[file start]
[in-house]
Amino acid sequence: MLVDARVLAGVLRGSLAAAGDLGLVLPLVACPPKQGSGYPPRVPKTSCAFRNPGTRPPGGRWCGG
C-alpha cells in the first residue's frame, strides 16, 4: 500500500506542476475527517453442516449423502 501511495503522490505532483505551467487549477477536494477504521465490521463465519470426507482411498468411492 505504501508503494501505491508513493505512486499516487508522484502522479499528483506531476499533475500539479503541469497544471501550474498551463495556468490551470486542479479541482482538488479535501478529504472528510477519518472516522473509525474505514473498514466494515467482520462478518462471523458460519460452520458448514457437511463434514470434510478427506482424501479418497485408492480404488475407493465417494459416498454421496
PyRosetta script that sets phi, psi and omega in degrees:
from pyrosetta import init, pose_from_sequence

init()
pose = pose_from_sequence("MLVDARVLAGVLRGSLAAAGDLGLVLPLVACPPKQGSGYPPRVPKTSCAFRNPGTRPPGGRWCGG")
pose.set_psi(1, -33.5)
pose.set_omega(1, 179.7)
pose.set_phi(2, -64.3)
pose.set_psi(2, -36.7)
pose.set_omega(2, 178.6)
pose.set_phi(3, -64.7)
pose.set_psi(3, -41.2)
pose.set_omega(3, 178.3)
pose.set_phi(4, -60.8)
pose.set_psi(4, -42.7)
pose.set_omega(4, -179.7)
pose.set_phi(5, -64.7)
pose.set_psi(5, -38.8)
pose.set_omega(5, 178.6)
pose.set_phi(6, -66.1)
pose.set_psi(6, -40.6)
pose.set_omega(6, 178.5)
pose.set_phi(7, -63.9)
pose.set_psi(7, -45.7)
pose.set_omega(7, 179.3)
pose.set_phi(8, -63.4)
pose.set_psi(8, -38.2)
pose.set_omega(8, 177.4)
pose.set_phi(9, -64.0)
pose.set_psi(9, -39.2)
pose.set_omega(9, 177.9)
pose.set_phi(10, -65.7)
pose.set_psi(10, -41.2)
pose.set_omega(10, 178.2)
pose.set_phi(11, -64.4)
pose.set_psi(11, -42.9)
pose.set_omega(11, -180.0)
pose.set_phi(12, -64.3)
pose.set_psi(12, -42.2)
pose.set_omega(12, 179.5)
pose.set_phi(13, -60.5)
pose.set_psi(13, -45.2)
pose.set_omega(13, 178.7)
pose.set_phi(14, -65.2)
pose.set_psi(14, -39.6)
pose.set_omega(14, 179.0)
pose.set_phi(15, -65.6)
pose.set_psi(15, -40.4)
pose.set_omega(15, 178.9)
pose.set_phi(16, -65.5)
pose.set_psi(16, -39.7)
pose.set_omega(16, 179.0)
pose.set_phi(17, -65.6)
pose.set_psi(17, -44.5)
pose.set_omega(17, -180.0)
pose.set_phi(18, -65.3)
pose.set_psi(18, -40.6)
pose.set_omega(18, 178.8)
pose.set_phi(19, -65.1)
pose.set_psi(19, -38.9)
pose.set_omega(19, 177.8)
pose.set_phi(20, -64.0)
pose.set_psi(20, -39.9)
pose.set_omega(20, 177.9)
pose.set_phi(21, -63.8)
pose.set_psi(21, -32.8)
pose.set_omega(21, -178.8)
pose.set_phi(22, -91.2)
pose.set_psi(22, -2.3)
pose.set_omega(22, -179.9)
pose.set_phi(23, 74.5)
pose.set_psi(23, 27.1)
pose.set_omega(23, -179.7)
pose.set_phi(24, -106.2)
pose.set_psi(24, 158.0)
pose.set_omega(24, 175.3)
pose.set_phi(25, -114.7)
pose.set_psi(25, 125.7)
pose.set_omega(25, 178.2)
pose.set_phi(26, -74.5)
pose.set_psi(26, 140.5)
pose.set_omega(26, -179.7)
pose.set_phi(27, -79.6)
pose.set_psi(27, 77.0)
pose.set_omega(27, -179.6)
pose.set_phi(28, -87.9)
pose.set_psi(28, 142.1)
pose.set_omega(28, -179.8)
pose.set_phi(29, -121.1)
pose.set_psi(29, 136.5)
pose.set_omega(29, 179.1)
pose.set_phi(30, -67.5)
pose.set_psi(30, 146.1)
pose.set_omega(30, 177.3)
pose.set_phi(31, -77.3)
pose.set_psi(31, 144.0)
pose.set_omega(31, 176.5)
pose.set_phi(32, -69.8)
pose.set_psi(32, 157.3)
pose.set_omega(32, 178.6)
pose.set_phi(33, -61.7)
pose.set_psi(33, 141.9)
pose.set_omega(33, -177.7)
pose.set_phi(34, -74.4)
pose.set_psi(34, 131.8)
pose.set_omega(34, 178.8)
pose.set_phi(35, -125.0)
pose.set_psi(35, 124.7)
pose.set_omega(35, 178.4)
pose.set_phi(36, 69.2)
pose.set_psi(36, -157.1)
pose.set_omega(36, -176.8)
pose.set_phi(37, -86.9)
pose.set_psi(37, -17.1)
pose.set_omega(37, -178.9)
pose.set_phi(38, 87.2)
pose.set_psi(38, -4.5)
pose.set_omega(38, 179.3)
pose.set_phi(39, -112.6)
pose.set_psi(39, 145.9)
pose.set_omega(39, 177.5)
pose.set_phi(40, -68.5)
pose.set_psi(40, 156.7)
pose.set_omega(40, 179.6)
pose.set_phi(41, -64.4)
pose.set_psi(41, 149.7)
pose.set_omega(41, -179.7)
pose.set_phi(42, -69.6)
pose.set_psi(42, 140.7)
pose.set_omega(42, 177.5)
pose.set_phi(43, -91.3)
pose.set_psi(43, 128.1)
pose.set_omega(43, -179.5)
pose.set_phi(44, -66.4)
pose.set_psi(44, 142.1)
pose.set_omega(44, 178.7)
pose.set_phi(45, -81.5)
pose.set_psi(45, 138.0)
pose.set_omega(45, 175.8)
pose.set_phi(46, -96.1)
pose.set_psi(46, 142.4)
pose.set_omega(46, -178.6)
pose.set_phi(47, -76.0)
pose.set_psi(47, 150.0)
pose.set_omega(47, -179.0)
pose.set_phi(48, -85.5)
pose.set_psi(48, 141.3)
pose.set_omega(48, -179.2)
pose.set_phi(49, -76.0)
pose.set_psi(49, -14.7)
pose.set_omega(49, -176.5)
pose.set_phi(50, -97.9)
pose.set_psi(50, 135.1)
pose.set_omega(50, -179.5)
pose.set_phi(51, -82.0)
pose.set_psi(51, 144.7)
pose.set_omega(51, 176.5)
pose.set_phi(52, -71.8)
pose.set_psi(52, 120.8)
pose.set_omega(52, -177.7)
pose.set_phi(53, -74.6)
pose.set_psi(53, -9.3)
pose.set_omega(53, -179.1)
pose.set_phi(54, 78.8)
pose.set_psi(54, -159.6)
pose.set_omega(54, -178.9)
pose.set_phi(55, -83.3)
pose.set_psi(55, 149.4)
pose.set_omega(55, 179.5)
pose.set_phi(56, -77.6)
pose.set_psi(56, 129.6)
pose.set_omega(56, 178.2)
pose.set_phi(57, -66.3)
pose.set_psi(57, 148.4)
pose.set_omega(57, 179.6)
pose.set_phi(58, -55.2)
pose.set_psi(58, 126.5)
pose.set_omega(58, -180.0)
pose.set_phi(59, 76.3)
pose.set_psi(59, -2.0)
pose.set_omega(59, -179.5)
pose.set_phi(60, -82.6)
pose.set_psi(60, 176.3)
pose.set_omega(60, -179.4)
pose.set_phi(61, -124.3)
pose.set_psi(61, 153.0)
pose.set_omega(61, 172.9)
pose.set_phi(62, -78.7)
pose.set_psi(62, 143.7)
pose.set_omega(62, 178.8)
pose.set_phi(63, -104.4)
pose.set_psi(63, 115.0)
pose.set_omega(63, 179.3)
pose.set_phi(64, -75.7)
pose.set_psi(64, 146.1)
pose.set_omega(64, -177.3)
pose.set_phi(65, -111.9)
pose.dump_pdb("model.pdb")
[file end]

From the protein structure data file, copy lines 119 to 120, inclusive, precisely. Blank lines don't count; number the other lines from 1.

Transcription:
pose.set_psi(38, -4.5)
pose.set_omega(38, 179.3)